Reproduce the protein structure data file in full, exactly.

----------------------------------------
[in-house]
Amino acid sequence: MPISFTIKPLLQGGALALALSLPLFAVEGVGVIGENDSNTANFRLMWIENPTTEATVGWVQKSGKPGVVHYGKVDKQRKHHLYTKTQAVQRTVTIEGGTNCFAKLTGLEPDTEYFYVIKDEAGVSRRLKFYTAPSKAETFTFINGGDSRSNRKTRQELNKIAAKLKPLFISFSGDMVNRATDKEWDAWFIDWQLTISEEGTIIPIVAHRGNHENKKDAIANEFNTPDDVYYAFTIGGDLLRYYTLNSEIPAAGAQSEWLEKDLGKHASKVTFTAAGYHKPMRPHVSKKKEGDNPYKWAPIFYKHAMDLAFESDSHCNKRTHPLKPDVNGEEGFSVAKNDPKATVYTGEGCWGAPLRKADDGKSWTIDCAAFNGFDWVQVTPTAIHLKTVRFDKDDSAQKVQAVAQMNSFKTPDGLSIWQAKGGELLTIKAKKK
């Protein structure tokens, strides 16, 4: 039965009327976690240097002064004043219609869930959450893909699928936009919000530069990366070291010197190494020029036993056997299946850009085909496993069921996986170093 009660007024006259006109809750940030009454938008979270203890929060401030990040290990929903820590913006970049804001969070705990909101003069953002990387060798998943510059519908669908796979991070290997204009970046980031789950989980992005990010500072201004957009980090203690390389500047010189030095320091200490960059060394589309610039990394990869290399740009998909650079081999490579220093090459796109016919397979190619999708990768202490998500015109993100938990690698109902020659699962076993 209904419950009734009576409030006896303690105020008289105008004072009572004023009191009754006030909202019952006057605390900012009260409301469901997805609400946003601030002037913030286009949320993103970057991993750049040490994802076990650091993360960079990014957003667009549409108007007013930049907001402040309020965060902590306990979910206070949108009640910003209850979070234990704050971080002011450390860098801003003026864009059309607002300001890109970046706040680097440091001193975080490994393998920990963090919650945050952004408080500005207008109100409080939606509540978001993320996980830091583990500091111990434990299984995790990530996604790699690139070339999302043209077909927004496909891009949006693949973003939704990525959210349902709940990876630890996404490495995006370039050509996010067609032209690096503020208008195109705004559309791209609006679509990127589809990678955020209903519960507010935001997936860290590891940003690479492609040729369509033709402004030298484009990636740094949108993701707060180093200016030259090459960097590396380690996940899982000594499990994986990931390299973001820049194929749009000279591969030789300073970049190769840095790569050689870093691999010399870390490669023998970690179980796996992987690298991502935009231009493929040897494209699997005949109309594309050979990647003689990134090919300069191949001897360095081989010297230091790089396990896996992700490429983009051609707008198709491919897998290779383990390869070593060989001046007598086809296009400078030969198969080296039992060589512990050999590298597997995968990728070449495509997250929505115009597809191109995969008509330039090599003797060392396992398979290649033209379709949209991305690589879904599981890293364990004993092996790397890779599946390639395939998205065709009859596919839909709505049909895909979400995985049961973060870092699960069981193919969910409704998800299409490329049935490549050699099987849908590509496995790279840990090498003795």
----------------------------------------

[in-house]
Amino acid sequence: MPISFTIKPLLQGGALALALSLPLFAVEGVGVIGENDSNTANFRLMWIENPTTEATVGWVQKSGKPGVVHYGKVDKQRKHHLYTKTQAVQRTVTIEGGTNCFAKLTGLEPDTEYFYVIKDEAGVSRRLKFYTAPSKAETFTFINGGDSRSNRKTRQELNKIAAKLKPLFISFSGDMVNRATDKEWDAWFIDWQLTISEEGTIIPIVAHRGNHENKKDAIANEFNTPDDVYYAFTIGGDLLRYYTLNSEIPAAGAQSEWLEKDLGKHASKVTFTAAGYHKPMRPHVSKKKEGDNPYKWAPIFYKHAMDLAFESDSHCNKRTHPLKPDVNGEEGFSVAKNDPKATVYTGEGCWGAPLRKADDGKSWTIDCAAFNGFDWVQVTPTAIHLKTVRFDKDDSAQKVQAVAQMNSFKTPDGLSIWQAKGGELLTIKAKKK
């Protein structure tokens, strides 16, 4: 039965009327976690240097002064004043219609869930959450893909699928936009919000530069990366070291010197190494020029036993056997299946850009085909496993069921996986170093 009660007024006259006109809750940030009454938008979270203890929060401030990040290990929903820590913006970049804001969070705990909101003069953002990387060798998943510059519908669908796979991070290997204009970046980031789950989980992005990010500072201004957009980090203690390389500047010189030095320091200490960059060394589309610039990394990869290399740009998909650079081999490579220093090459796109016919397979190619999708990768202490998500015109993100938990690698109902020659699962076993 209904419950009734009576409030006896303690105020008289105008004072009572004023009191009754006030909202019952006057605390900012009260409301469901997805609400946003601030002037913030286009949320993103970057991993750049040490994802076990650091993360960079990014957003667009549409108007007013930049907001402040309020965060902590306990979910206070949108009640910003209850979070234990704050971080002011450390860098801003003026864009059309607002300001890109970046706040680097440091001193975080490994393998920990963090919650945050952004408080500005207008109100409080939606509540978001993320996980830091583990500091111990434990299984995790990530996604790699690139070339999302043209077909927004496909891009949006693949973003939704990525959210349902709940990876630890996404490495995006370039050509996010067609032209690096503020208008195109705004559309791209609006679509990127589809990678955020209903519960507010935001997936860290590891940003690479492609040729369509033709402004030298484009990636740094949108993701707060180093200016030259090459960097590396380690996940899982000594499990994986990931390299973001820049194929749009000279591969030789300073970049190769840095790569050689870093691999010399870390490669023998970690179980796996992987690298991502935009231009493929040897494209699997005949109309594309050979990647003689990134090919300069191949001897360095081989010297230091790089396990896996992700490429983009051609707008198709491919897998290779383990390869070593060989001046007598086809296009400078030969198969080296039992060589512990050999590298597997995968990728070449495509997250929505115009597809191109995969008509330039090599003797060392396992398979290649033209379709949209991305690589879904599981890293364990004993092996790397890779599946390639395939998205065709009859596919839909709505049909895909979400995985049961973060870092699960069981193919969910409704998800299409490329049935490549050699099987849908590509496995790279840990090498003795």